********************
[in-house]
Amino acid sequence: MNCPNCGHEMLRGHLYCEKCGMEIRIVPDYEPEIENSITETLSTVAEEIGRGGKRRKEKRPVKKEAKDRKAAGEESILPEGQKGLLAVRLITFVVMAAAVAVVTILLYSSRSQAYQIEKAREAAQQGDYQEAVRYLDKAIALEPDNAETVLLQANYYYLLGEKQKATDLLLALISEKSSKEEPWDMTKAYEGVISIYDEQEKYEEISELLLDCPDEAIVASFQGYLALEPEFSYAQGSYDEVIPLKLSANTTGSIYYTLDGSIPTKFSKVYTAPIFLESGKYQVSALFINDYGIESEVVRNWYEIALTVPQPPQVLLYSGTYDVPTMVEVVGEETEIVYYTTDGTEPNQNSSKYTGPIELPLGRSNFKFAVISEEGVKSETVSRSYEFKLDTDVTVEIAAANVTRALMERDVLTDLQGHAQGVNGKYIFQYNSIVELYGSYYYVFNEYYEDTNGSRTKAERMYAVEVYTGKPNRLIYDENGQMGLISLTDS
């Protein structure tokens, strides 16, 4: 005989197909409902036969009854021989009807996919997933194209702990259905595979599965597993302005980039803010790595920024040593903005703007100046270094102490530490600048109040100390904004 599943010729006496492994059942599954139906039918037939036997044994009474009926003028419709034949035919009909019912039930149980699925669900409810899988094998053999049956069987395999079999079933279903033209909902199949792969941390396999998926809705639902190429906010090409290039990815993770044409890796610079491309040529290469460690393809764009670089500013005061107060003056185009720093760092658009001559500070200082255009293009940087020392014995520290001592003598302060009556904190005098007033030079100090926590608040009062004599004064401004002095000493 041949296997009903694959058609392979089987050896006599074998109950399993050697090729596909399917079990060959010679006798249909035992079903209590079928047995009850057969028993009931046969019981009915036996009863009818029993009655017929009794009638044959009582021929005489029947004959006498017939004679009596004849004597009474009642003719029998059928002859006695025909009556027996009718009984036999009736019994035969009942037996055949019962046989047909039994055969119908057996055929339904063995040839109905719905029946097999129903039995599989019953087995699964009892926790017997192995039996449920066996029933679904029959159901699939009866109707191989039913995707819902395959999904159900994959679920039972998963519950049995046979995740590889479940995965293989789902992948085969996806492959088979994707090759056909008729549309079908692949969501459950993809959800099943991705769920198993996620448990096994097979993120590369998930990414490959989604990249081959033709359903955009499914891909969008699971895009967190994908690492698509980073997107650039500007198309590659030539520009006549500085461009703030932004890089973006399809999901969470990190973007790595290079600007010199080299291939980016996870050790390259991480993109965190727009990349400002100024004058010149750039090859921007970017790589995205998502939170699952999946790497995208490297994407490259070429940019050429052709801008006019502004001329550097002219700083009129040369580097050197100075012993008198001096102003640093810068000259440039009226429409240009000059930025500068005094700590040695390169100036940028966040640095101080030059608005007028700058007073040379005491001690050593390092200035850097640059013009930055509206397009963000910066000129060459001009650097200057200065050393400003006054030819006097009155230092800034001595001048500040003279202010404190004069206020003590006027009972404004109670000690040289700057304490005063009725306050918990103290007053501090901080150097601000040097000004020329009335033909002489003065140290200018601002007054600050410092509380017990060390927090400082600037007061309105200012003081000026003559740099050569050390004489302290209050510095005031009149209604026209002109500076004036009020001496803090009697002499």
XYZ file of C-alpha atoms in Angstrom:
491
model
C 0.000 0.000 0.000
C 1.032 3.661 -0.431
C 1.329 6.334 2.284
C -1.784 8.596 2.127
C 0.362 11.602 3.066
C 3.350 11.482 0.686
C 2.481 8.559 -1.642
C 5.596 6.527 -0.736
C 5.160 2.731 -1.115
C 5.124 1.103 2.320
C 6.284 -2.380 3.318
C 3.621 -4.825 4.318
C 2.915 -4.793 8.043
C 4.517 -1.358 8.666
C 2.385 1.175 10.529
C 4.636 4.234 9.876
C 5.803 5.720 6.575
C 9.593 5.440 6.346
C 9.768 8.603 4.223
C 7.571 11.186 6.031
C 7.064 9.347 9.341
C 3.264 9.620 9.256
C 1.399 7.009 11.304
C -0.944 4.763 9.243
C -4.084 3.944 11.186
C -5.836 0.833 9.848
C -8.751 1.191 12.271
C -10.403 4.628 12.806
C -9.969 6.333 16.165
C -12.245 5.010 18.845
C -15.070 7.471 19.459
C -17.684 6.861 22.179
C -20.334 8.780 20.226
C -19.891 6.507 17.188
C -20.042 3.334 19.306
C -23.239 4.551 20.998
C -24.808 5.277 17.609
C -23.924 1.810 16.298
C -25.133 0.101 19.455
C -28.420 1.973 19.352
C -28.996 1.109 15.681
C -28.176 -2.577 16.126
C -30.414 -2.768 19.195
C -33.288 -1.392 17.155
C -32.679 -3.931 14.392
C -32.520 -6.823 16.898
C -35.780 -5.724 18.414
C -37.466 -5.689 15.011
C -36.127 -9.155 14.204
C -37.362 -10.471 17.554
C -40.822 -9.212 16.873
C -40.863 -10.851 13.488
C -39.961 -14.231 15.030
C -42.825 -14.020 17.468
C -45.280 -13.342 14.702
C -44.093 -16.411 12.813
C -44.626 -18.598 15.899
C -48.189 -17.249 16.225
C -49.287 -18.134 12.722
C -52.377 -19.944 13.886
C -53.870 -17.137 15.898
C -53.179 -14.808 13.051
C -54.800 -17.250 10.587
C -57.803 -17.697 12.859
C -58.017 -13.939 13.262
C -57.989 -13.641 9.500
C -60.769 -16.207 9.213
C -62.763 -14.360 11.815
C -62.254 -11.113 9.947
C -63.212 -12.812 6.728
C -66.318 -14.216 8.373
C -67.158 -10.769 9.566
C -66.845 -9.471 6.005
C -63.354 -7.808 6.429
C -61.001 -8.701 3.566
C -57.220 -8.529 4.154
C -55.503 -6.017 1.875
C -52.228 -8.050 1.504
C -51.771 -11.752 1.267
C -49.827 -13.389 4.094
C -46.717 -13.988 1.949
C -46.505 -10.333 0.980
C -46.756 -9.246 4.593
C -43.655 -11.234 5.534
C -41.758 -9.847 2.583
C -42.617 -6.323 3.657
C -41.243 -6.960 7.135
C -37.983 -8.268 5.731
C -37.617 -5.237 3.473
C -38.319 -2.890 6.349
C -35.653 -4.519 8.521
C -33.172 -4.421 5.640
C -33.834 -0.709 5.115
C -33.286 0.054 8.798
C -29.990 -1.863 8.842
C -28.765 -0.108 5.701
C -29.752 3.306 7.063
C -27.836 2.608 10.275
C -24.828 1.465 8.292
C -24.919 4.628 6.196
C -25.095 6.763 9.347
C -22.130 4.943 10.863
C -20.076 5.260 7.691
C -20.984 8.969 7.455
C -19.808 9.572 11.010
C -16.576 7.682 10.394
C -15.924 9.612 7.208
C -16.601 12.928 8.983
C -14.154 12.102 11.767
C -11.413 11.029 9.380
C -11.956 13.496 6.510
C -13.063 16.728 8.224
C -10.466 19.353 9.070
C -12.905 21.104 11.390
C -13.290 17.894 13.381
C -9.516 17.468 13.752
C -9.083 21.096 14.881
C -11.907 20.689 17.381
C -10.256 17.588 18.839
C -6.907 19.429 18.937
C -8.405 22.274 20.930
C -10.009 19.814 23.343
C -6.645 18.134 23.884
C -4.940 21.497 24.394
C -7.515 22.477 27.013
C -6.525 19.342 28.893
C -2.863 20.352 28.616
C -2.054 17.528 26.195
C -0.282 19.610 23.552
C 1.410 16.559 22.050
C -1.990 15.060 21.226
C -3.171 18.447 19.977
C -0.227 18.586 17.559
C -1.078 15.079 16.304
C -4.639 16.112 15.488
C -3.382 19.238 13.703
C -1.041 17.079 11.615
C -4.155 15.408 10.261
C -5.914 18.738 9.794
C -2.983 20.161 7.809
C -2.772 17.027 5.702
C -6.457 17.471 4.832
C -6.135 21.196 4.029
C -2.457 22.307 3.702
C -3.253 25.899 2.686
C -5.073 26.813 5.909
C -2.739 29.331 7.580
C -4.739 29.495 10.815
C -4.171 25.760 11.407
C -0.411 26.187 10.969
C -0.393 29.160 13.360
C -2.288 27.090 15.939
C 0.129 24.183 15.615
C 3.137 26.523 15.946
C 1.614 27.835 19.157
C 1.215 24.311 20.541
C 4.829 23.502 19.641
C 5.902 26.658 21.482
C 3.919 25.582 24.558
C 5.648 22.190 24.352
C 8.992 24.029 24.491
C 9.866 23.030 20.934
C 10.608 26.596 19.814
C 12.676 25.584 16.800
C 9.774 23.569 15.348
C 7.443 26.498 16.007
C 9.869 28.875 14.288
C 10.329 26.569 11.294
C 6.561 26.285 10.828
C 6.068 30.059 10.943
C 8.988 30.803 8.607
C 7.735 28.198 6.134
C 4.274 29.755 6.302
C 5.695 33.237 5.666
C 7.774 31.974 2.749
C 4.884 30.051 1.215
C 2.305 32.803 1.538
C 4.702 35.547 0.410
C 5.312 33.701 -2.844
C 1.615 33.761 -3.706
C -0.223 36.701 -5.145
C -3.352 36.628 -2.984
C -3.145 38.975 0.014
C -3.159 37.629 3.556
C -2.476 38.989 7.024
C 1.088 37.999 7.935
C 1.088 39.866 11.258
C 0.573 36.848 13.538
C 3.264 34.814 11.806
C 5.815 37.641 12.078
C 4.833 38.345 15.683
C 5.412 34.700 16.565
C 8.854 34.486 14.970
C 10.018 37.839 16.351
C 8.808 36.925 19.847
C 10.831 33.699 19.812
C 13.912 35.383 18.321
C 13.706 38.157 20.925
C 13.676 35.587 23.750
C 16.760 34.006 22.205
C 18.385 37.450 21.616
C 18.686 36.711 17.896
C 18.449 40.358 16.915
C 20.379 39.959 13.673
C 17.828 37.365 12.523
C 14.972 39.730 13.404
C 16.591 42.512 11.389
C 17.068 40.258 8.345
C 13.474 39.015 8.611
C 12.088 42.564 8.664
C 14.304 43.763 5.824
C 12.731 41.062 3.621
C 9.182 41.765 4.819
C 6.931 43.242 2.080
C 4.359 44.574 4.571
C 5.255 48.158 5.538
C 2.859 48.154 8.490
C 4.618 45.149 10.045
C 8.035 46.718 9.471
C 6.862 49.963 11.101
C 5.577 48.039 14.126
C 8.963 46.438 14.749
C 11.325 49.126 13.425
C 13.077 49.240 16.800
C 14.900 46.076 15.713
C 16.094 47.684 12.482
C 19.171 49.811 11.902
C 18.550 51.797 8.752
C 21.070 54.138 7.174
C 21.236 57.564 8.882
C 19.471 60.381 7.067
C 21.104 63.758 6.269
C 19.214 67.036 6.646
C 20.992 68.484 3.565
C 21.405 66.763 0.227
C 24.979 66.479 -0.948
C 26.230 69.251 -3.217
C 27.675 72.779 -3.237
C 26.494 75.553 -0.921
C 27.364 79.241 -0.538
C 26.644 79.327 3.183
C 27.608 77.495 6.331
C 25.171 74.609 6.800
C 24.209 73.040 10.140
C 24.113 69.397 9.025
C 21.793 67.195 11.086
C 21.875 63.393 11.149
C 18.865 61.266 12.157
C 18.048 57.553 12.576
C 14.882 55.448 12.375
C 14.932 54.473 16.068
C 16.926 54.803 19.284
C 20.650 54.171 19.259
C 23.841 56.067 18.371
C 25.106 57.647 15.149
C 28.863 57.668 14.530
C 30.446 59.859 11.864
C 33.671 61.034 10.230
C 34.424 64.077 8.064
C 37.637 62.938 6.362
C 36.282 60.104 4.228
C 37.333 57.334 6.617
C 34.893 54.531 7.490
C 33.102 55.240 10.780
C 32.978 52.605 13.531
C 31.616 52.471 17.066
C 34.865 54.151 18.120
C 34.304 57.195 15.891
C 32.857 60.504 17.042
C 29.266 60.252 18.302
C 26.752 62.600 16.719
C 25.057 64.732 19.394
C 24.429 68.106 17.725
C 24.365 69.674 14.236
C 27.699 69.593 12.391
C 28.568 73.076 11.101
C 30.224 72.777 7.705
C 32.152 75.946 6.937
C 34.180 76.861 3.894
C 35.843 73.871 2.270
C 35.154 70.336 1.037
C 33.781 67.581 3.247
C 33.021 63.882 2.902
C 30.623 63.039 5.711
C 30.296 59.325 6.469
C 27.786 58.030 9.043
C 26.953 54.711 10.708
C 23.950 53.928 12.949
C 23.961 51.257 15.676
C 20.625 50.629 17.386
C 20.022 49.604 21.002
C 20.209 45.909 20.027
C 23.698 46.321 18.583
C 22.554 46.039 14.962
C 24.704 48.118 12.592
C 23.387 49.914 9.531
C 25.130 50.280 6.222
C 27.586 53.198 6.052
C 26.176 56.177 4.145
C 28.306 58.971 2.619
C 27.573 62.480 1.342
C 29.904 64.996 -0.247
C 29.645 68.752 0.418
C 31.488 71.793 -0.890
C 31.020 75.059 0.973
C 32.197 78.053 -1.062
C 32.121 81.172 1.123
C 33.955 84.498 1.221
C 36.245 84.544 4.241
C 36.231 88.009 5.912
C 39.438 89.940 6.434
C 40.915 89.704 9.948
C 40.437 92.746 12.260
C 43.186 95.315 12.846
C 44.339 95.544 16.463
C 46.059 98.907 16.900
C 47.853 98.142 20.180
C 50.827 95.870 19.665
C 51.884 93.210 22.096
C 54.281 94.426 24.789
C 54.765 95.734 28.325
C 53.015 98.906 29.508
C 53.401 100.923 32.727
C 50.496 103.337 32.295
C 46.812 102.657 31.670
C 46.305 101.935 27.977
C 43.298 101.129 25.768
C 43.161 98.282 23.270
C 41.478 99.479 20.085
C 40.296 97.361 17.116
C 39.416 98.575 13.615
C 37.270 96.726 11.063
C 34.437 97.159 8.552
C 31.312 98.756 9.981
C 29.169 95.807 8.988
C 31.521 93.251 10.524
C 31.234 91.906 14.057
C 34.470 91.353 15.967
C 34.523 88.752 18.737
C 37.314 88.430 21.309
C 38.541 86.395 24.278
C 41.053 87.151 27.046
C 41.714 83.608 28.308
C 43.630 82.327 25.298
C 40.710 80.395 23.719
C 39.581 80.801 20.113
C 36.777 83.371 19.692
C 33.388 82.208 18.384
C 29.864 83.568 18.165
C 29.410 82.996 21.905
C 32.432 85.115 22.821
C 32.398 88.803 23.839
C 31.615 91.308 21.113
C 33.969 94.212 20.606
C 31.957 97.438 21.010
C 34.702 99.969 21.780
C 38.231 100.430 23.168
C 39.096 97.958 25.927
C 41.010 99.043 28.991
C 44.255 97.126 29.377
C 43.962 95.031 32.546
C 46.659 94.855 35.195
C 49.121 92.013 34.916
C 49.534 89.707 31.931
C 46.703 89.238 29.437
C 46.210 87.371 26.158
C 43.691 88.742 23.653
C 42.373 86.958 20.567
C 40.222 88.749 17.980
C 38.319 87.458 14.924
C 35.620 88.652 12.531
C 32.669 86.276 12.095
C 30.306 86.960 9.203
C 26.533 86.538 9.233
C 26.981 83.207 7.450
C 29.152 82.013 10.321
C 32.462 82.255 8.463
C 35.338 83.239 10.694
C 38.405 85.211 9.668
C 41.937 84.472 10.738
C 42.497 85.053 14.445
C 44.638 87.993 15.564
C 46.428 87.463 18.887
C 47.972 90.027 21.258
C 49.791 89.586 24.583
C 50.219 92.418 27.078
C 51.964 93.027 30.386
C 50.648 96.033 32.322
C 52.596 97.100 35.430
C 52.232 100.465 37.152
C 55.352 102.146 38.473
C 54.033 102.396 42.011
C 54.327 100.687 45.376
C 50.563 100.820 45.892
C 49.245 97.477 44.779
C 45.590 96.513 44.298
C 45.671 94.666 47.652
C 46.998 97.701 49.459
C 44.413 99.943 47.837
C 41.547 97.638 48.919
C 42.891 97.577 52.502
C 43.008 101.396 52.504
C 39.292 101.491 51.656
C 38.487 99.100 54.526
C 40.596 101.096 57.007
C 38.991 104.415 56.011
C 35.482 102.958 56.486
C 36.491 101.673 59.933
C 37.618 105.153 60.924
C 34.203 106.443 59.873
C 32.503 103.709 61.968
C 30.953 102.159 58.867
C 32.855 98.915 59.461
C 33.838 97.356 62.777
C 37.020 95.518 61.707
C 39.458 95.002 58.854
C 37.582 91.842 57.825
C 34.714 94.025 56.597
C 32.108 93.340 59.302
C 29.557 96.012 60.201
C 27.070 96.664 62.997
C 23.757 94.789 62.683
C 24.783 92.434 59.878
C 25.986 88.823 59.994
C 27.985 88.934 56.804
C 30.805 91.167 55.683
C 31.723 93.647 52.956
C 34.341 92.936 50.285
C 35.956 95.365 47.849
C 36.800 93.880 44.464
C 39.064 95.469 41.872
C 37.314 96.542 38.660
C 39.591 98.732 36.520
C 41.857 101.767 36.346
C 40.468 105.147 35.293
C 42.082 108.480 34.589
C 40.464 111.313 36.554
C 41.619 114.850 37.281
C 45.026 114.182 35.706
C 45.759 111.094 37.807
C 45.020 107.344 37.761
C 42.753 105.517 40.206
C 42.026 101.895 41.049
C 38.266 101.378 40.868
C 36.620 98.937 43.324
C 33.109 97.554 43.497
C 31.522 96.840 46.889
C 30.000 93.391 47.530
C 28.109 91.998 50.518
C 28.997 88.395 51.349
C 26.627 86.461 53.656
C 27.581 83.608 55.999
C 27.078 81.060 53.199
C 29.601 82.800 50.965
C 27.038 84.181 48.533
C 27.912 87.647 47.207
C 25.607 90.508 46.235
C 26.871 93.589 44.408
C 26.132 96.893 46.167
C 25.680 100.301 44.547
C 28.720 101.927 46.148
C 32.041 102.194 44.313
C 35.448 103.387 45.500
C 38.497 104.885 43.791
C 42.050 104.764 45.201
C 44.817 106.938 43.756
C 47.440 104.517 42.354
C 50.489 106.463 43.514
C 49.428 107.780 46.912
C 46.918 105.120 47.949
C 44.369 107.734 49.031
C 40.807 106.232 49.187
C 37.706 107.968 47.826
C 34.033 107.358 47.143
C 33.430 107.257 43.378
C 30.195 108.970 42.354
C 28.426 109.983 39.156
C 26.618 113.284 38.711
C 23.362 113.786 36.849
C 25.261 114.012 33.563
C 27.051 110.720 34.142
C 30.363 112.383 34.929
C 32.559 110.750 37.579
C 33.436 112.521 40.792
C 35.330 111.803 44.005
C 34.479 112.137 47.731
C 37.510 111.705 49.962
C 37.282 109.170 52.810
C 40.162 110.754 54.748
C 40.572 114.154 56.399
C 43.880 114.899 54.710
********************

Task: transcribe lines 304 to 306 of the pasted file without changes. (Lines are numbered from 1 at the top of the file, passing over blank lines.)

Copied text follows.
C 27.586 53.198 6.052
C 26.176 56.177 4.145
C 28.306 58.971 2.619